This year is the 100th anniversary of the Armistice that ended the Great War, World War One, the “War to End Wars” as science-fiction writer H.G. Wells wrote in 1914. Obviously, it did not end wars and, in fact, was responsible for starting several more, including the War on Terrorism that plaques us today. Why? What happened that was so different, so cataclysmic to cause problems 100 years later? Dana Lombardy, Publisher and Senior Editor for World War One Illustrated magazine will explain through a PowerPoint presentation why World War One is still important today.

Meeting of May 15, 2018

Abby Eller on “The Destruction of Slavery During the Civil War”

At the outbreak of the Civil War, as Southern white men went off to fight, everyone knew they could count on the labor and loyalty of their slaves back home. Or could they?

Lincoln’s Emancipation Proclamation has been criticized for only freeing the slaves in the rebel states but not in the loyal slave states. It is said that it did not really free any slaves at all. Or did it?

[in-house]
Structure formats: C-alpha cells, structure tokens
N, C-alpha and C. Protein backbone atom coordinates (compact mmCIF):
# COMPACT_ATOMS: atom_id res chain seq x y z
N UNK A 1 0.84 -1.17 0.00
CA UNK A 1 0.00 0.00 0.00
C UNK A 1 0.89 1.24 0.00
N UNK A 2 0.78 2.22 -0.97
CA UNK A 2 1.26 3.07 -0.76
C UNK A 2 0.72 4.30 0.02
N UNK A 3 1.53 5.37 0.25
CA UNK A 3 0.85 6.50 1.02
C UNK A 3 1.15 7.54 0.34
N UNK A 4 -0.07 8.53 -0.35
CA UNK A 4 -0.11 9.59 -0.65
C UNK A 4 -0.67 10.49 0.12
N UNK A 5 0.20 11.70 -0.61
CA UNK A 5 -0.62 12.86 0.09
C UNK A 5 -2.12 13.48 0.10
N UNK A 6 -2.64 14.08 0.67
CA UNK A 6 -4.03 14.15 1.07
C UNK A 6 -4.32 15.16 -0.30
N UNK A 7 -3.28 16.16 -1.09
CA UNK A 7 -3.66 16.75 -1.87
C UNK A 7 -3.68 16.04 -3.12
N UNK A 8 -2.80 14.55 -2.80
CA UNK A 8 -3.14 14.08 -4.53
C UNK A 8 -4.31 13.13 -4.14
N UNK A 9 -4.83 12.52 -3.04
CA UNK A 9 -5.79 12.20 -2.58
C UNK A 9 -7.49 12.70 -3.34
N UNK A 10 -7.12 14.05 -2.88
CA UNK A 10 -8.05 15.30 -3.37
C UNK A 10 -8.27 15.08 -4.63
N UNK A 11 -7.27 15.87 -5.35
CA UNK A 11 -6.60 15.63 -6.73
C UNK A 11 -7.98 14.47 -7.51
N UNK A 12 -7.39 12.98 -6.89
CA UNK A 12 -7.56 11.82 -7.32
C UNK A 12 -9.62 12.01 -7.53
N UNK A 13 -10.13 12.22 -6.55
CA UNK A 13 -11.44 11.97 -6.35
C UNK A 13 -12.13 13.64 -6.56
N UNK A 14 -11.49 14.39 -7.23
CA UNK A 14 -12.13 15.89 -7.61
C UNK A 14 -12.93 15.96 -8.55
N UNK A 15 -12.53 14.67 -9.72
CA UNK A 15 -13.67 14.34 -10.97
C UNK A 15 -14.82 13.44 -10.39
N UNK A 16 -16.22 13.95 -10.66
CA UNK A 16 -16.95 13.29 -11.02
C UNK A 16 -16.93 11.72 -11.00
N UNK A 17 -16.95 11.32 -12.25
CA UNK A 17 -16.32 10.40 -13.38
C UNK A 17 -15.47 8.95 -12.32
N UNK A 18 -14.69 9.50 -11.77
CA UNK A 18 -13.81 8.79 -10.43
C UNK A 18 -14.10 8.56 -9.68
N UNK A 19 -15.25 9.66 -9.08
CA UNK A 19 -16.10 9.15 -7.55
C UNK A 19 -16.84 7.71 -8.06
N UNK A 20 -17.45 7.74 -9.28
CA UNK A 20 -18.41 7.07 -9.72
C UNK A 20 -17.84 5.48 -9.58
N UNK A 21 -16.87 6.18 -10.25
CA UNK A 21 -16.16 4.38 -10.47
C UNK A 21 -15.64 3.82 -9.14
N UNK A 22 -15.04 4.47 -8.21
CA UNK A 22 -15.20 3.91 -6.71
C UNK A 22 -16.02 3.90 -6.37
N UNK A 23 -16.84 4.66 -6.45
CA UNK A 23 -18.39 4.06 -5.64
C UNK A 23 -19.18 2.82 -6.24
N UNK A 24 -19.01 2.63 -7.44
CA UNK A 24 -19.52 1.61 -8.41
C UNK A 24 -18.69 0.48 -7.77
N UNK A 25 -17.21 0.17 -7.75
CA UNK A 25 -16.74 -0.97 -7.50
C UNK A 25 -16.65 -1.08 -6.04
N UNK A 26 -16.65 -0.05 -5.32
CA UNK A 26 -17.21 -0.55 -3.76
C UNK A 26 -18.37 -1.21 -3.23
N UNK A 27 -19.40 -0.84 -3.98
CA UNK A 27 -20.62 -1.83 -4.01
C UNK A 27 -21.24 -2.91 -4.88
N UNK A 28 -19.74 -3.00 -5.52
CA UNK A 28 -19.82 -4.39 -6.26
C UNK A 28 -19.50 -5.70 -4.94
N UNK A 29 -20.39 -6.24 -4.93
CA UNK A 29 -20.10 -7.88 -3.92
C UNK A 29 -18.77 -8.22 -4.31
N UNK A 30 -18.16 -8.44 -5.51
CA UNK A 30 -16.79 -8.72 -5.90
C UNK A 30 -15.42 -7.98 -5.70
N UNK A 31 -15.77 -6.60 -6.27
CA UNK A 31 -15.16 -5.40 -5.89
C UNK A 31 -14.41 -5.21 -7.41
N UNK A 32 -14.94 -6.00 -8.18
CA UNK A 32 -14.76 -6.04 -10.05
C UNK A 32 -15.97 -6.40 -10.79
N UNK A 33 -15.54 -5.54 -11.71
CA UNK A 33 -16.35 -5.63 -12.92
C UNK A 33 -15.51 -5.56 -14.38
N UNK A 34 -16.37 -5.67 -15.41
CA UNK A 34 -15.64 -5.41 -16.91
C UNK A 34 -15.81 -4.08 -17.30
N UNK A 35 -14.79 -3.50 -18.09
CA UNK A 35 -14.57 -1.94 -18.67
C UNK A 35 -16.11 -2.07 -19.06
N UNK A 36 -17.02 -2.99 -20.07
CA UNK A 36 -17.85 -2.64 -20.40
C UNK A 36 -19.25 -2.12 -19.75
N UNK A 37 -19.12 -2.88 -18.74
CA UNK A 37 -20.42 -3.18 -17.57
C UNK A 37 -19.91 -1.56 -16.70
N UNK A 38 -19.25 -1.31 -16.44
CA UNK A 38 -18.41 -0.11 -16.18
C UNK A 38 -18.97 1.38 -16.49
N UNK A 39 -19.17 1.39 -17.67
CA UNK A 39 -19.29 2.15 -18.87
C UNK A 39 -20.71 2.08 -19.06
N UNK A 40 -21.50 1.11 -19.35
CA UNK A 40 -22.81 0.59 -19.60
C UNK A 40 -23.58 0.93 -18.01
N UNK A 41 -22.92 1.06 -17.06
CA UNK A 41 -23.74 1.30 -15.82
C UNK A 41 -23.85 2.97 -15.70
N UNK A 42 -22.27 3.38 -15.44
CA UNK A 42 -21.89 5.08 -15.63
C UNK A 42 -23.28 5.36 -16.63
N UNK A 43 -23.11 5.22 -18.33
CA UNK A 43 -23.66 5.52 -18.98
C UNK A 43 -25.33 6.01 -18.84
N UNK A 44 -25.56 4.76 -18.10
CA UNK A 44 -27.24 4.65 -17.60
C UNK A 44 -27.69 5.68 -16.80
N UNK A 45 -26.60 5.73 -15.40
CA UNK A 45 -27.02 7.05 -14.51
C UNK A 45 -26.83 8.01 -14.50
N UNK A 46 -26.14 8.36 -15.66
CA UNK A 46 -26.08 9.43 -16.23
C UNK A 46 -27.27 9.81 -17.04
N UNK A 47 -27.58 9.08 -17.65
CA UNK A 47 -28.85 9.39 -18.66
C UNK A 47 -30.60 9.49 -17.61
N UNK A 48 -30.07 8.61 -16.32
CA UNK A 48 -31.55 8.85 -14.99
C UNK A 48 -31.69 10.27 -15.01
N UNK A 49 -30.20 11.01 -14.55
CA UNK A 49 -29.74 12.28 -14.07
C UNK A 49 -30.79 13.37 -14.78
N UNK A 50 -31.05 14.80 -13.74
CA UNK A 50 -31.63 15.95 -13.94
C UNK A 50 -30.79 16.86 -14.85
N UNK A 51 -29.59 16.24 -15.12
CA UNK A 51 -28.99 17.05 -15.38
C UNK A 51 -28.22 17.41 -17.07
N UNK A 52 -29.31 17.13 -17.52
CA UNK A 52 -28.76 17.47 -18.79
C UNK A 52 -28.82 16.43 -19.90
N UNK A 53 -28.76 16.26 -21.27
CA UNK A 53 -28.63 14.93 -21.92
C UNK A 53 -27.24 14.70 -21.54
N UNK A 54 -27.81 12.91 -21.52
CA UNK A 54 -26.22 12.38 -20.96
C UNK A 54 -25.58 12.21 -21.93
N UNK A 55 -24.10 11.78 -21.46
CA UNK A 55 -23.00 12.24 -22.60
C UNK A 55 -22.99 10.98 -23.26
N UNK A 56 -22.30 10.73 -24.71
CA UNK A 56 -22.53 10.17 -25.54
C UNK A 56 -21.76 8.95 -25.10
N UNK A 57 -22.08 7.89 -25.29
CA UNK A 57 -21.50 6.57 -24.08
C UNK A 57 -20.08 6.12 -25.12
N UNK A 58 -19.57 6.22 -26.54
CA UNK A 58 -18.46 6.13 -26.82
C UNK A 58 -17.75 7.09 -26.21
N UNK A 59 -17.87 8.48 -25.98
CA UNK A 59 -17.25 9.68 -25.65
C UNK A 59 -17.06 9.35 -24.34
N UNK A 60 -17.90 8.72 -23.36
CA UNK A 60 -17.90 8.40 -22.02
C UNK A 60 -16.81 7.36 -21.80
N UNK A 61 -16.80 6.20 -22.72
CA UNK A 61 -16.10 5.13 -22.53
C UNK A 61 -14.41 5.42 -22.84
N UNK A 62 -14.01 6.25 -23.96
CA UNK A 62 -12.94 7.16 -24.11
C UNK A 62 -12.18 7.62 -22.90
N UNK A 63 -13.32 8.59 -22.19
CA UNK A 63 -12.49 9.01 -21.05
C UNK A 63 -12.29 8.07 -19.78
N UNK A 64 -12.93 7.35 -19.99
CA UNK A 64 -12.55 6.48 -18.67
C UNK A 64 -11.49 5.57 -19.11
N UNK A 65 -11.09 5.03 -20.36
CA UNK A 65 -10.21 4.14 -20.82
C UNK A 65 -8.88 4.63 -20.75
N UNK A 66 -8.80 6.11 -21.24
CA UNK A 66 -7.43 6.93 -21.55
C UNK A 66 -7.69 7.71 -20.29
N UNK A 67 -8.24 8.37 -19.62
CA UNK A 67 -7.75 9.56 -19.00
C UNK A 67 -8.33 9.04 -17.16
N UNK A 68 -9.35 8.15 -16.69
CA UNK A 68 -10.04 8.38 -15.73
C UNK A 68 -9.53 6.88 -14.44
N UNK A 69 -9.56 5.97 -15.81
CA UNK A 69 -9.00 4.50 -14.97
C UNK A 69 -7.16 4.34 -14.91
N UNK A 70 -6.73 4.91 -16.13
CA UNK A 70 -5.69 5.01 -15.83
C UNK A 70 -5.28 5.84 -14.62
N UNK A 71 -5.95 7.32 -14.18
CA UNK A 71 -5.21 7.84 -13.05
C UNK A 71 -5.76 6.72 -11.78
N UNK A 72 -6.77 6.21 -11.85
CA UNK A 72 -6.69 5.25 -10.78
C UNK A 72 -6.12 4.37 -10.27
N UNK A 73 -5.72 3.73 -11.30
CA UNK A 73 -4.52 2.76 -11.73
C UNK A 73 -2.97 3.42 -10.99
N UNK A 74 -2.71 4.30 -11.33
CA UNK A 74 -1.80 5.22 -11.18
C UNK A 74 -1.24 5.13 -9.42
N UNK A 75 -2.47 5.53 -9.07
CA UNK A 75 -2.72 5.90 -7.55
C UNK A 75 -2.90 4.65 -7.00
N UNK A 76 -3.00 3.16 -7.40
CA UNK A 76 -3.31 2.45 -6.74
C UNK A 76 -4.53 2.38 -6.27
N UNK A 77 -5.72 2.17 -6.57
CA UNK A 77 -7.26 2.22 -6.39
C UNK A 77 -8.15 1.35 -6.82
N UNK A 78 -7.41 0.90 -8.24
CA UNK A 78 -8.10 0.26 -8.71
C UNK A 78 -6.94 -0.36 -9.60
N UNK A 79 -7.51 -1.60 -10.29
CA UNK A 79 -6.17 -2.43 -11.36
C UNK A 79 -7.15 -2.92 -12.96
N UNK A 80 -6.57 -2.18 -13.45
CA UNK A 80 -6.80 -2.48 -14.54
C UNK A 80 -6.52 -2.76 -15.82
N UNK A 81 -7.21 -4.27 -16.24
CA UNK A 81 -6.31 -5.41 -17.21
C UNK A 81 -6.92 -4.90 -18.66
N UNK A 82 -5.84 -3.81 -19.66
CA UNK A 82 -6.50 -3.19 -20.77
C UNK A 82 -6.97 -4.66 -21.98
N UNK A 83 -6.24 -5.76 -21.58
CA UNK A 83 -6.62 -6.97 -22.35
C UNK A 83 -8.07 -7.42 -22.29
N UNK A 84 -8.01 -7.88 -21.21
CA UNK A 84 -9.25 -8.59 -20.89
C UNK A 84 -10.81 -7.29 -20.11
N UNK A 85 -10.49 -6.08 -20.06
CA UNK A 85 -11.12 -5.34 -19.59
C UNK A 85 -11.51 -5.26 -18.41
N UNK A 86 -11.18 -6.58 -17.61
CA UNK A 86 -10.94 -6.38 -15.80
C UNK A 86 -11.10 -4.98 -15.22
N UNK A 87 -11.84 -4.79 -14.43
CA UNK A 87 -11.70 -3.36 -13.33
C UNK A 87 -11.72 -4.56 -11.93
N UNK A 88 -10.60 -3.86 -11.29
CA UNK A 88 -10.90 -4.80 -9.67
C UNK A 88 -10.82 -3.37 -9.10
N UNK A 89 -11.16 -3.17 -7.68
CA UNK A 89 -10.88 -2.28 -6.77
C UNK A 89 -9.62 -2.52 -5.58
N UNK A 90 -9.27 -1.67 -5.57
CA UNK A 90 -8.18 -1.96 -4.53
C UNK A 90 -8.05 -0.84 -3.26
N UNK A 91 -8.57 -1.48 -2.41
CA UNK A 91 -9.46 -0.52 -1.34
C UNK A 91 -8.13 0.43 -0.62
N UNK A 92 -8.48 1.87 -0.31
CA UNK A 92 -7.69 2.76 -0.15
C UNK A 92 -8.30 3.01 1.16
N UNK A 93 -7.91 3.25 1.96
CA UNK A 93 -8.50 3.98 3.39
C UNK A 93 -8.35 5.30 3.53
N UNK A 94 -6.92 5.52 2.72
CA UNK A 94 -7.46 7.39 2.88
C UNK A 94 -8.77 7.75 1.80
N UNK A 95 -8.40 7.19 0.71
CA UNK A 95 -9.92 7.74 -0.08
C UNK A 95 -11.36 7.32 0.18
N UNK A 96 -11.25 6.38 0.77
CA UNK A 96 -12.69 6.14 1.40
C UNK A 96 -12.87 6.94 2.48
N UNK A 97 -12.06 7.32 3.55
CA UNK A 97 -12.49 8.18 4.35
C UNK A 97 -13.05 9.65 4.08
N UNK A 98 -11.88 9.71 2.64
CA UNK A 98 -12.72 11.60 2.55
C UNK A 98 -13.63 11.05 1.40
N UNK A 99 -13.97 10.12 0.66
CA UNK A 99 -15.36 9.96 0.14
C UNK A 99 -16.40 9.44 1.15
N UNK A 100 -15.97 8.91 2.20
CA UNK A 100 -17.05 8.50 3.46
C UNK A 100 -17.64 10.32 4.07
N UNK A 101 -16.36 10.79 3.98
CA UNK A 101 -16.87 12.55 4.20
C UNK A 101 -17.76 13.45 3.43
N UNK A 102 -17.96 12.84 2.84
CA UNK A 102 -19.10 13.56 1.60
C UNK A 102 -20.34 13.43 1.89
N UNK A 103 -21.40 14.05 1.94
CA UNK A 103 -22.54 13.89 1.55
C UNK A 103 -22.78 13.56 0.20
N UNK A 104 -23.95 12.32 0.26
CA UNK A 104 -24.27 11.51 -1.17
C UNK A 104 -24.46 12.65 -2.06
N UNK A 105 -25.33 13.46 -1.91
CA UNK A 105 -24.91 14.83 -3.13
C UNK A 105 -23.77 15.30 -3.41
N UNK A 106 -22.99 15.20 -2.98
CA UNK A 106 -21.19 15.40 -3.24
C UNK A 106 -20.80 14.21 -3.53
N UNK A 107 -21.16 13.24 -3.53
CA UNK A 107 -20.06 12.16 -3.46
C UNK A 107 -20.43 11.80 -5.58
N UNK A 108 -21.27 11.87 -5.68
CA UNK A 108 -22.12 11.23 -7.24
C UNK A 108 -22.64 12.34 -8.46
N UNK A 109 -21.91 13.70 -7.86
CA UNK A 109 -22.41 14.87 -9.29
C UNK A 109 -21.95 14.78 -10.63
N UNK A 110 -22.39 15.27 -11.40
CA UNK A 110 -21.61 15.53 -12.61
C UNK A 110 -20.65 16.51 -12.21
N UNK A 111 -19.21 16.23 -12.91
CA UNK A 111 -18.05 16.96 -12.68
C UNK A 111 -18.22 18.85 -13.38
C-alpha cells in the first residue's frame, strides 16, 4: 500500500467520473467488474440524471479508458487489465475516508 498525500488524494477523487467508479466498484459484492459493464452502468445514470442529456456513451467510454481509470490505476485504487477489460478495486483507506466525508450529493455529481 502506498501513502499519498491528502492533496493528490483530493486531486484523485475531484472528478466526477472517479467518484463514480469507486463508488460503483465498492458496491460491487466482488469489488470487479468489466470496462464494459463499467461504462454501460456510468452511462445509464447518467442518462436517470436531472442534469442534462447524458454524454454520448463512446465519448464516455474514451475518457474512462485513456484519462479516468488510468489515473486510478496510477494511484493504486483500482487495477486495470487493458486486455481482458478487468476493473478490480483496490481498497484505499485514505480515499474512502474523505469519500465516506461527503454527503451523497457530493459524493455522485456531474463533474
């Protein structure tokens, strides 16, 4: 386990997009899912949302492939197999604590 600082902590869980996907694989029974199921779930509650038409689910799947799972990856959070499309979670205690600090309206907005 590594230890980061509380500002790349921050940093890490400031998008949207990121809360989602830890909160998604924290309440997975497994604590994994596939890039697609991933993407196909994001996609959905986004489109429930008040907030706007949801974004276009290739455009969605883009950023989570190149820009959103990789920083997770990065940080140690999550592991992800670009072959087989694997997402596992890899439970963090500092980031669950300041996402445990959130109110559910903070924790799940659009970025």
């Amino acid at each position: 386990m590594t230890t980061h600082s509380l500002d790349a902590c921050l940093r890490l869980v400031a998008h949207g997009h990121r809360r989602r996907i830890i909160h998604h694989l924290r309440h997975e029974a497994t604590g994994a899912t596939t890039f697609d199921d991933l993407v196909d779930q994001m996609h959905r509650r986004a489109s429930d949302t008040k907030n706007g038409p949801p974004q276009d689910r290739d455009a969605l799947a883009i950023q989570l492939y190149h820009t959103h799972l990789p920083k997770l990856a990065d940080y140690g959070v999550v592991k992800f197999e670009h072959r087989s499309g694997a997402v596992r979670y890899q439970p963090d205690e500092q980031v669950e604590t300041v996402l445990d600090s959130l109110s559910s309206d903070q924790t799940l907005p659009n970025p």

Would it surprise you to know that tens of thousands of slaves were already emancipated before the Emancipation Proclamation?

Come join us to hear the fascinating story of the demise of slavery during the Civil War, and how decisive this was to the war’s outcome.

Meeting of April 17, 2018

Tom Roza on “Windows to the Past: A Virginian’s Experience in the Civil War”

Tom Roza of the South Bay Round Table has recently completed writing his first book on the Civil War. It was published last summer and is entitled Windows to the Past: A Virginian’s Experience in the Civil War. He will present the story of how he wrote the book and what it took to get it published.  Tom applied his 50+ years as a Civil War historian to write this novel from a Southern perspective. He worked for 8 months with a professional editor from Austin, TX, on story flow and character development. It is available on and KDP eBook sites. Here is a link to the book on link